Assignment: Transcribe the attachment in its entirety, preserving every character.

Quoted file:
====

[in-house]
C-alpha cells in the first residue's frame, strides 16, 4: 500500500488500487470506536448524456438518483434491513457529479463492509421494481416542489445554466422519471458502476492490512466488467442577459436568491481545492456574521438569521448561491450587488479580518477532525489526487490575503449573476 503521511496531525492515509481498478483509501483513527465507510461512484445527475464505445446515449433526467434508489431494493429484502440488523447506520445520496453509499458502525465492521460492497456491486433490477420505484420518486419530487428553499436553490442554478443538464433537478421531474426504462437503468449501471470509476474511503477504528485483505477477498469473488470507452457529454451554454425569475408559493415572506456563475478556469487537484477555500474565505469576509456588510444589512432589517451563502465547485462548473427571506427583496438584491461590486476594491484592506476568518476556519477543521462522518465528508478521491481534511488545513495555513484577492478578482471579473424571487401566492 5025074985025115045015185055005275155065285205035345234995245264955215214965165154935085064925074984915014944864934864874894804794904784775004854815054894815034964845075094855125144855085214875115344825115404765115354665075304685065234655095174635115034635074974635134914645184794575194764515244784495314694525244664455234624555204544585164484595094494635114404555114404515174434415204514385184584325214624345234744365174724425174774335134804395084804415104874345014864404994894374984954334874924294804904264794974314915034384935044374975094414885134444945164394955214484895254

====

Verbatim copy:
[in-house]
C-alpha cells in the first residue's frame, strides 16, 4: 500500500488500487470506536448524456438518483434491513457529479463492509421494481416542489445554466422519471458502476492490512466488467442577459436568491481545492456574521438569521448561491450587488479580518477532525489526487490575503449573476 503521511496531525492515509481498478483509501483513527465507510461512484445527475464505445446515449433526467434508489431494493429484502440488523447506520445520496453509499458502525465492521460492497456491486433490477420505484420518486419530487428553499436553490442554478443538464433537478421531474426504462437503468449501471470509476474511503477504528485483505477477498469473488470507452457529454451554454425569475408559493415572506456563475478556469487537484477555500474565505469576509456588510444589512432589517451563502465547485462548473427571506427583496438584491461590486476594491484592506476568518476556519477543521462522518465528508478521491481534511488545513495555513484577492478578482471579473424571487401566492 5025074985025115045015185055005275155065285205035345234995245264955215214965165154935085064925074984915014944864934864874894804794904784775004854815054894815034964845075094855125144855085214875115344825115404765115354665075304685065234655095174635115034635074974635134914645184794575194764515244784495314694525244664455234624555204544585164484595094494635114404555114404515174434415204514385184584325214624345234744365174724425174774335134804395084804415104874345014864404994894374984954334874924294804904264794974314915034384935044374975094414885134444945164394955214484895254